The German luxury marque is working on a battery-powered version of its most powerful wagon, the RS6 Avant, Autocar is reporting. The sporty EV won’t replace the internal combustion version of the beloved model outright; it’ll be a compliment to it.
Although the marque has been quick to expand its lineup of fully electric sedans, crossovers and SUVs the last couple years, it currently offers only one battery-powered Audi Sports model—the RS e-tron GT. That will change soon, though, and leading the way will be a zero-emission version of the RS6 Avant, according to the British publication. And it could be here as soon as 2023, with the magazine reporting that it will likely launch alongside the series-production A6 e-tron. The two new e-trons won’t just be linked by release window, either. The expectation is that the wagon will basically look like a long-roof version of the performance sedan.
That roof won’t be the only thing that differentiates the two EVs, though. The A6 e-tron is being developed with both performance and efficiency in mind. Its two-motor powertrain is expected to produce 469 hp and 590 ft lbs of torque, and will be able to run for 450 miles on a single charge. The RS 6 Avant e-tron, though, is being designed with one thing in mind: high performance. Because of that, it’ll be built on Audi and sister-brand Porsche’s new PPE electronic platform, and will feature a different electric motor setup capable of generating around 600 horses. There’s a tradeoff, of course, and it’s that the range likely won’t be able to compete with A6 e-tron’s.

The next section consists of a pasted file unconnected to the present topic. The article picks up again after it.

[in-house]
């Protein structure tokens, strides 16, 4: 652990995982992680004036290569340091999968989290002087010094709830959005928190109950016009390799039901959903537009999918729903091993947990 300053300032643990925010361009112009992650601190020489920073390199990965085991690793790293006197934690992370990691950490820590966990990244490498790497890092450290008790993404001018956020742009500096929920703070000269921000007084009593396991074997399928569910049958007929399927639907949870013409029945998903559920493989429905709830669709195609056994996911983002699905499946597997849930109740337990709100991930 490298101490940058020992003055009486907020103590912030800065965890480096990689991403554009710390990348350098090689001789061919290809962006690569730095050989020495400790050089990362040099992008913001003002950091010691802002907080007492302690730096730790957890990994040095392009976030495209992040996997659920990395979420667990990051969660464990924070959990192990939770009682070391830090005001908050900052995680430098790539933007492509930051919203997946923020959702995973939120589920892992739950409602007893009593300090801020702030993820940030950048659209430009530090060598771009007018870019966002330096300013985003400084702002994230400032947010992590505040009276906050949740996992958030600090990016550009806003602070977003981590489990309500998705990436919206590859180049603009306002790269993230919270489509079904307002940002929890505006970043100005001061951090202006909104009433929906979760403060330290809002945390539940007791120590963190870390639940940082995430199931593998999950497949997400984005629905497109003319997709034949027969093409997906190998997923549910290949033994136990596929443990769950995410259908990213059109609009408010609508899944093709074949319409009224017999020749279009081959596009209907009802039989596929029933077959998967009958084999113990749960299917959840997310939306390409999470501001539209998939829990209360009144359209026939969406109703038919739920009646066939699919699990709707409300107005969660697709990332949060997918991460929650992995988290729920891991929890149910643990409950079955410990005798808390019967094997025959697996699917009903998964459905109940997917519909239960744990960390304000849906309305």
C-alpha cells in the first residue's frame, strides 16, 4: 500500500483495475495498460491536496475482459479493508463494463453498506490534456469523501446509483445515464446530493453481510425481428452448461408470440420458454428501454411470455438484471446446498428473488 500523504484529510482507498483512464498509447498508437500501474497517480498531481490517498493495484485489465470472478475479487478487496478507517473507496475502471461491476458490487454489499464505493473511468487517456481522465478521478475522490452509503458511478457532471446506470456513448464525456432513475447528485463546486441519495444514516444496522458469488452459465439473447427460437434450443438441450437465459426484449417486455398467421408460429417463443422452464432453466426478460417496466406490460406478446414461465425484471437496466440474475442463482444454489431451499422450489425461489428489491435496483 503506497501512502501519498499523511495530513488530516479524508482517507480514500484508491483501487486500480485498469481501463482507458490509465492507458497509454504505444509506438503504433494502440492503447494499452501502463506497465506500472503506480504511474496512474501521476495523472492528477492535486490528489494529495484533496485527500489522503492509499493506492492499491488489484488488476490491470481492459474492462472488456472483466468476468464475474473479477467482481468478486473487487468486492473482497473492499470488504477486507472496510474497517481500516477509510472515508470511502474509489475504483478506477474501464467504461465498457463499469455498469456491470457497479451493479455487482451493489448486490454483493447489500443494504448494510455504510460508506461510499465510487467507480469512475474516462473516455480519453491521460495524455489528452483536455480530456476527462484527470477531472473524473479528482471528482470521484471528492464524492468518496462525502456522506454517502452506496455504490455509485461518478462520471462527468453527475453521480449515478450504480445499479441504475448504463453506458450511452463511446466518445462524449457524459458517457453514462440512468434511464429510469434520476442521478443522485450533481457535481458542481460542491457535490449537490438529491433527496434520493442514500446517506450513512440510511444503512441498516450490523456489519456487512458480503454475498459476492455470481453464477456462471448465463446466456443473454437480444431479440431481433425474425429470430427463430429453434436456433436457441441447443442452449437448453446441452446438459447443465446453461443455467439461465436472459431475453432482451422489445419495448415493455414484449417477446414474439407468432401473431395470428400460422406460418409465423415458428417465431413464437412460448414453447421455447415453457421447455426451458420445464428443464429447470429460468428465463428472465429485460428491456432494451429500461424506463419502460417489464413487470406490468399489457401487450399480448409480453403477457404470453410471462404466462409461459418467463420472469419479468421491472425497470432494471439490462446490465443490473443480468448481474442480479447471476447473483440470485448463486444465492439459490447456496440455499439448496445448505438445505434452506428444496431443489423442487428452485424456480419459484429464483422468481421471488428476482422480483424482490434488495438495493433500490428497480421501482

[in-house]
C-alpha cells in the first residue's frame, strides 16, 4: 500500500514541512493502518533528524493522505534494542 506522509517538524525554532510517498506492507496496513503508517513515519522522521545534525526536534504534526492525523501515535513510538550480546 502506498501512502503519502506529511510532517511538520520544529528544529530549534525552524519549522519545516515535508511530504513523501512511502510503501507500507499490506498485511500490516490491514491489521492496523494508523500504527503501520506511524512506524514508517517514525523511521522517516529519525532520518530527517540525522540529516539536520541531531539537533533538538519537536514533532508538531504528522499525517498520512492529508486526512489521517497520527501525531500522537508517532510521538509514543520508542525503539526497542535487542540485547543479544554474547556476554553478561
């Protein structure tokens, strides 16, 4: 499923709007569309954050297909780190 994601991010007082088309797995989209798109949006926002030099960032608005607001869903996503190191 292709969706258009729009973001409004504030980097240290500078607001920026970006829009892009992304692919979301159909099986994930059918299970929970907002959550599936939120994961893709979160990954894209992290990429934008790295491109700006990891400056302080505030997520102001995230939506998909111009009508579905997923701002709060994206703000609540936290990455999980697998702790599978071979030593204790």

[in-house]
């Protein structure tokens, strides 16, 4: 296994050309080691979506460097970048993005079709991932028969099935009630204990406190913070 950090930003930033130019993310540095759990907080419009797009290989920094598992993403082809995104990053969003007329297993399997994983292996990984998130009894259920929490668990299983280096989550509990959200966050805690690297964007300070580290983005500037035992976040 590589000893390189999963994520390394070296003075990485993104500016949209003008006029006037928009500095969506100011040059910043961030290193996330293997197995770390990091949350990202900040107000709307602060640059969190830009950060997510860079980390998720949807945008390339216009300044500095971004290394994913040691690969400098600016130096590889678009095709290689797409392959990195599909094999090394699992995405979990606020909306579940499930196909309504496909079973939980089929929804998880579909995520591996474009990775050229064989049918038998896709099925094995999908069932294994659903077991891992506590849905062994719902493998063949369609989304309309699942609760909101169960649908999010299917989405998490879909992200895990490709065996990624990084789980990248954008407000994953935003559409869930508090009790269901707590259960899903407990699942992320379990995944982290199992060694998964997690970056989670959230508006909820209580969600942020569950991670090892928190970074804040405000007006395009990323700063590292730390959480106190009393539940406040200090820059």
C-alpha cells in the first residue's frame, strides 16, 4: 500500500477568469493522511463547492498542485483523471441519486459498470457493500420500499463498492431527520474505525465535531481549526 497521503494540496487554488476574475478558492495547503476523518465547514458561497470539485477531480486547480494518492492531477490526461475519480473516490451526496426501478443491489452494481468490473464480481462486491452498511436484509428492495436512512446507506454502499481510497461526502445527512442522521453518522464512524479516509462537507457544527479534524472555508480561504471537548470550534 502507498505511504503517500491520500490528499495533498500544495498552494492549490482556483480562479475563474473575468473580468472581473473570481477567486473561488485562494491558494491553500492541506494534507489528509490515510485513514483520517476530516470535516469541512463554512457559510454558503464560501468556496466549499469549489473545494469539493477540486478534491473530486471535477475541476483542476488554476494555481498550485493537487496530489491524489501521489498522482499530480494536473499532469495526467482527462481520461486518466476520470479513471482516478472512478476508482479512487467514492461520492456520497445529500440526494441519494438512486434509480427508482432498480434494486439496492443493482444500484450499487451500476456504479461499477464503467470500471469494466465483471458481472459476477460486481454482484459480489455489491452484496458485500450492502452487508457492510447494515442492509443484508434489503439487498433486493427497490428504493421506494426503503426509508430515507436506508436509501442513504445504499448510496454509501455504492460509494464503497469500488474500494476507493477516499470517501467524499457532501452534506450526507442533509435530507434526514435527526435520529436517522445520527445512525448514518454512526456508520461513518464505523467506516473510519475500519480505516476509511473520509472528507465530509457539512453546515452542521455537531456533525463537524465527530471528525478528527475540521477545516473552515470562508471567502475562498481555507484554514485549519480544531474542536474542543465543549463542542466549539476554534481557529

When reached for comment, a representative for Audi told Robb Report that the brand “can’t comment on future products.”
If your dream is to own an internal-combustion version of the high-performance wagon—which only made it stateside a couple years back—there’s no reason to rush out and buy one just yet. Both the A6 and RS6 Avant e-trons are expected to coexist alongside their gas-powered siblings until around the end of the decade, according to Motor1.com. We’d expect both zero-emission vehicles to cost more—the standard A6 starts at $55,900 and the RS6 Avant at $116,500—but as Mercedes-Benz showed with the EQS, that’s not a given any longer.